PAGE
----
Design of Secure Real-Time Embedded Systems
Real-time embedded systems have several design time constraints such as timing,
resource efficieny and performance. Security has not been an important design
concern earlier, and has been overlooked in the past. Ke Jiang's PhD thesis at
IDA approaches the design of secure embedded systems with a focus on
communication confidentiality and side-channel attack resistance.
Several techniques are presented in this thesis for designing secure real-time embedded systems, including hardware/software co-design techniques for communication confidentiality on distributed platforms, a global framework for secure multi-mode real-time systems, and a scheduling policy for thwarting differential power analysis attacks.
All the proposed solutions have been extensively evaluated experimentally, including two real-life case studies, which demonstrate the efficiency of the presented techniques.
New algebraic methods to study the complexity of constraint satisfaction problems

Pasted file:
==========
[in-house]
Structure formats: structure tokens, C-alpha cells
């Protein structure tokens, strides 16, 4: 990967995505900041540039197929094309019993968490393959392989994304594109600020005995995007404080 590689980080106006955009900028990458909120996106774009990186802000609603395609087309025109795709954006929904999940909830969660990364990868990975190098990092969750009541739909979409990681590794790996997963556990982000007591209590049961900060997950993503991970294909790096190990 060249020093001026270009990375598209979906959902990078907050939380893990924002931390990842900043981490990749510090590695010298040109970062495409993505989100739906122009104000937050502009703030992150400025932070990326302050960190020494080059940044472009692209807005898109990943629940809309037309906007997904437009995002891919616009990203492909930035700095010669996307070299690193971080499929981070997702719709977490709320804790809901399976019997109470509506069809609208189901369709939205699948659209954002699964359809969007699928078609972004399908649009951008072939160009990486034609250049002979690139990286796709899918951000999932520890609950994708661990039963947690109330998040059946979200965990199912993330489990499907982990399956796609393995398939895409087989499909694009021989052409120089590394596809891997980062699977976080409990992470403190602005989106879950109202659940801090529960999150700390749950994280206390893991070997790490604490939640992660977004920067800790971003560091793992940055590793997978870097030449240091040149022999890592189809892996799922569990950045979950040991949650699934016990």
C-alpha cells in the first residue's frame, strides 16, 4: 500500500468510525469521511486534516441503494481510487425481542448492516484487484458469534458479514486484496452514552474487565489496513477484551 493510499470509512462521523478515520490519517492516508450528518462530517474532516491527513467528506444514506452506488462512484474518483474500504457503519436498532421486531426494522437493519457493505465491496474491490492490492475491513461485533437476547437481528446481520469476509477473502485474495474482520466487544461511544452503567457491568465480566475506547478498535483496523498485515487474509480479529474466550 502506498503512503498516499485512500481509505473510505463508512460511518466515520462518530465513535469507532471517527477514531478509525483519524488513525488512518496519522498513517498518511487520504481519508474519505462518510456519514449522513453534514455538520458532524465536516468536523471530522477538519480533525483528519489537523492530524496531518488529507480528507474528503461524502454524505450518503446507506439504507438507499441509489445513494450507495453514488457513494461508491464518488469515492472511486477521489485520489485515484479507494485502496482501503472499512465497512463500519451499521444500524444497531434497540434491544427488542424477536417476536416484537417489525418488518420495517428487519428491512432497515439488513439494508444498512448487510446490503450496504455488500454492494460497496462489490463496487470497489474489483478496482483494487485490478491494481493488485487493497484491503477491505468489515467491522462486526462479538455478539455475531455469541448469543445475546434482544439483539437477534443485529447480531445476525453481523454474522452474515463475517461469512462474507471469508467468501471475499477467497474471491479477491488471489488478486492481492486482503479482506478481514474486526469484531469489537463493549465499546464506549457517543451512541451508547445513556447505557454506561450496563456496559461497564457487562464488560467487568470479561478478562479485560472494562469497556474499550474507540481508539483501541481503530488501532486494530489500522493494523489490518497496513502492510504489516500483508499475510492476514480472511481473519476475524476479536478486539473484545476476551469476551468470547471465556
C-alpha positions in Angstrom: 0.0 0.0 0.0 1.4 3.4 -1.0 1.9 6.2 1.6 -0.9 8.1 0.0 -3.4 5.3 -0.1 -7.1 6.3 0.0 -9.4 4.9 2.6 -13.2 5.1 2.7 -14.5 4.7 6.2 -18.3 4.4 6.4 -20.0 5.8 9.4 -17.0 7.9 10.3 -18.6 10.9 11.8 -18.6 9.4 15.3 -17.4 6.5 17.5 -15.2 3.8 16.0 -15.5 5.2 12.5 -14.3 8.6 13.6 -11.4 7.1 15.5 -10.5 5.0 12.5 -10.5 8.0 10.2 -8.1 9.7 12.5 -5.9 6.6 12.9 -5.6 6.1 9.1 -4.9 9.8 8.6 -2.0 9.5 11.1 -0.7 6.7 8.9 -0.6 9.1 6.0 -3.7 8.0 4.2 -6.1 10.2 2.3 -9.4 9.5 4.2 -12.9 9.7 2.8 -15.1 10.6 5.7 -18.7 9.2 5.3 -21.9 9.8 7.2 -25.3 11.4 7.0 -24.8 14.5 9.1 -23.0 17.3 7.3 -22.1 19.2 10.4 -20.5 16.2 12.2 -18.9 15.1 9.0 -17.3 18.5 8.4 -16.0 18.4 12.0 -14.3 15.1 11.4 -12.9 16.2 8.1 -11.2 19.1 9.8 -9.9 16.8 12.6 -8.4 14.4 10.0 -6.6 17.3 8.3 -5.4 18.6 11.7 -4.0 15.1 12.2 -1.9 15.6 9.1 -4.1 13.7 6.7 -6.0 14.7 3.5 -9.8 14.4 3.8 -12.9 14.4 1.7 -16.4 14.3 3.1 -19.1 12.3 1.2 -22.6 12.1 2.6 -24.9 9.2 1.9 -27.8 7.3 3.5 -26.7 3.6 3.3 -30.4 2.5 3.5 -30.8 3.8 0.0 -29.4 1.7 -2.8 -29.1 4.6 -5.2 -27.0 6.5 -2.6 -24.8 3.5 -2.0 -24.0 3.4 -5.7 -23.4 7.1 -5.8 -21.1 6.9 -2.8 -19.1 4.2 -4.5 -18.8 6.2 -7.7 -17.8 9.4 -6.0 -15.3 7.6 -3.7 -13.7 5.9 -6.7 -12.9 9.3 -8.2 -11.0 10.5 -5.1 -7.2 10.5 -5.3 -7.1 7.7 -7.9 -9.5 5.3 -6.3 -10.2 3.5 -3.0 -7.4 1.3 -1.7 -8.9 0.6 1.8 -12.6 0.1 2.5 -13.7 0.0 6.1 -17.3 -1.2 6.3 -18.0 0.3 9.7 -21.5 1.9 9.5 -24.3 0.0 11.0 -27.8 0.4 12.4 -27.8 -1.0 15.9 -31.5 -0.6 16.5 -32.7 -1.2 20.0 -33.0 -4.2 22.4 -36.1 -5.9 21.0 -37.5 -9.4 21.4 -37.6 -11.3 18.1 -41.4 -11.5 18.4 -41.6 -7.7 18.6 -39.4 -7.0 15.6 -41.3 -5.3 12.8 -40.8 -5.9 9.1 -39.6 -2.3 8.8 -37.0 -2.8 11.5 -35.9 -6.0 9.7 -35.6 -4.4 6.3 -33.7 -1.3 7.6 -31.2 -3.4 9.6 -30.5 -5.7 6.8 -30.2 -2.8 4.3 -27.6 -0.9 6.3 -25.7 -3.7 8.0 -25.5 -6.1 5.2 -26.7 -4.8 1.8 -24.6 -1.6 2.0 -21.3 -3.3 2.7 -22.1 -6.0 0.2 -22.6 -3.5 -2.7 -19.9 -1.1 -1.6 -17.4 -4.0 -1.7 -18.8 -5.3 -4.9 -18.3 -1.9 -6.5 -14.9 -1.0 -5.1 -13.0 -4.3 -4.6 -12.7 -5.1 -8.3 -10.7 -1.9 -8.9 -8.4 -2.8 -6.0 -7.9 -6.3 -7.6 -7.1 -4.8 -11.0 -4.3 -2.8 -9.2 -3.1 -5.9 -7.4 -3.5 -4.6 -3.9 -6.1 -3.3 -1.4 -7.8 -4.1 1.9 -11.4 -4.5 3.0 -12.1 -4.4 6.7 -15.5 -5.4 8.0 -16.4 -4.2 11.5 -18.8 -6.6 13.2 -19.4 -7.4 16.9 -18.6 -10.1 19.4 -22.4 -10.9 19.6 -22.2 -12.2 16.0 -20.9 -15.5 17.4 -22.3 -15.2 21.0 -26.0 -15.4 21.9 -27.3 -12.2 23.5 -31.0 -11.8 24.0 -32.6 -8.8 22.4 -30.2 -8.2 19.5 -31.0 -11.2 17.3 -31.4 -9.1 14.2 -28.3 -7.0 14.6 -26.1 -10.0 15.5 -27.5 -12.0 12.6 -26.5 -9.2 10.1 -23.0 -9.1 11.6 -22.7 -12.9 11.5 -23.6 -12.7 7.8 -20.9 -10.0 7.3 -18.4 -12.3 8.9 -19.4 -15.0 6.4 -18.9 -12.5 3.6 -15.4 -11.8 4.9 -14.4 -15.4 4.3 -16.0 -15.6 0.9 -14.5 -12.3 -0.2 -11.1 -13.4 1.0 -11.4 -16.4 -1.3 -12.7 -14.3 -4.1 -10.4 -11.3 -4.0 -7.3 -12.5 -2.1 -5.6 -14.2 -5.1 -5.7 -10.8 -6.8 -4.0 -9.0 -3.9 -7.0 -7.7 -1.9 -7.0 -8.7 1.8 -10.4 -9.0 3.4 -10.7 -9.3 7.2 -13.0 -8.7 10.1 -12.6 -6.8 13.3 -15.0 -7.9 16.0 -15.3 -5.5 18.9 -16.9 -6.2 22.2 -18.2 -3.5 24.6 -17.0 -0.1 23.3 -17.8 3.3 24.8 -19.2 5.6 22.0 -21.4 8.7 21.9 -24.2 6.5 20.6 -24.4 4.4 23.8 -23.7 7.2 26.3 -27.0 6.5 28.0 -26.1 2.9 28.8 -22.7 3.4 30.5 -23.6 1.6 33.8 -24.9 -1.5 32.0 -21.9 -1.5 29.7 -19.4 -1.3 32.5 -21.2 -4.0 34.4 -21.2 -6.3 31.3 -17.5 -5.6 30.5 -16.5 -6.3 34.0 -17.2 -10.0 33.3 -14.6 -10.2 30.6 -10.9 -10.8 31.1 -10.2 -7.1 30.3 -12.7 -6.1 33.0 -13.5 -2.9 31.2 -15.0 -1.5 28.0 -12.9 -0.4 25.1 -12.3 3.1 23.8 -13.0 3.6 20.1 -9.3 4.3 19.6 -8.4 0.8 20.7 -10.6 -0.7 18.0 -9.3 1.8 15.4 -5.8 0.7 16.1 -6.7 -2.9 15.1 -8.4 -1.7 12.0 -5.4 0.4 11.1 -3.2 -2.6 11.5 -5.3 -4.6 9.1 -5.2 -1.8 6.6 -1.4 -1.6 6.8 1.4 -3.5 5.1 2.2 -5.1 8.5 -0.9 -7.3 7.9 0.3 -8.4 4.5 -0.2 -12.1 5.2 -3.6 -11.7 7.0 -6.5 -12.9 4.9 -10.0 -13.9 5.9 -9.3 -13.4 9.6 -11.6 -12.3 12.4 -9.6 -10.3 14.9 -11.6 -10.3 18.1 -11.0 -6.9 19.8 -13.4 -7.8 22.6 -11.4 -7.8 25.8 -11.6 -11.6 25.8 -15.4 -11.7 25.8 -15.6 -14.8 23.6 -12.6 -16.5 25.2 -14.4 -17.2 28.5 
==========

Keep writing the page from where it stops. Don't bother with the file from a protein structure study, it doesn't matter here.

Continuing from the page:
Constraint satisfaction problems are an important type of computational
problems with many applications within for example scheduling and optimisation
problems. The so-called algebraic approach has for the past 20 years had
tremendous success in identifying constraint satisfaction problems solvable in
polynomial time. Since efficient algorithms exists for such problems, they are
often said to be tractable. However, this algebraic approach cannot be used to
study the worst-case time complexity for the problems that are not believed to
be tractable, even though these problems can vary substantially in complexity.
To study the difference in complexity between hard constraint satisfaction problems of this kind, Victor Lagerkvist in his PhD thesis on IDA proposes an algebraic framework based on partial functions. This framework is then used to study the complexity for many well-known variants of the constraint satisfaction problem. The complexity for these problems is then related to a complexity theoretical conjecture, the exponential-time hypothesis, which states that there is a sharp limit to how much it is possible to improve exponential-time algorithms for constraint satisfaction problems.
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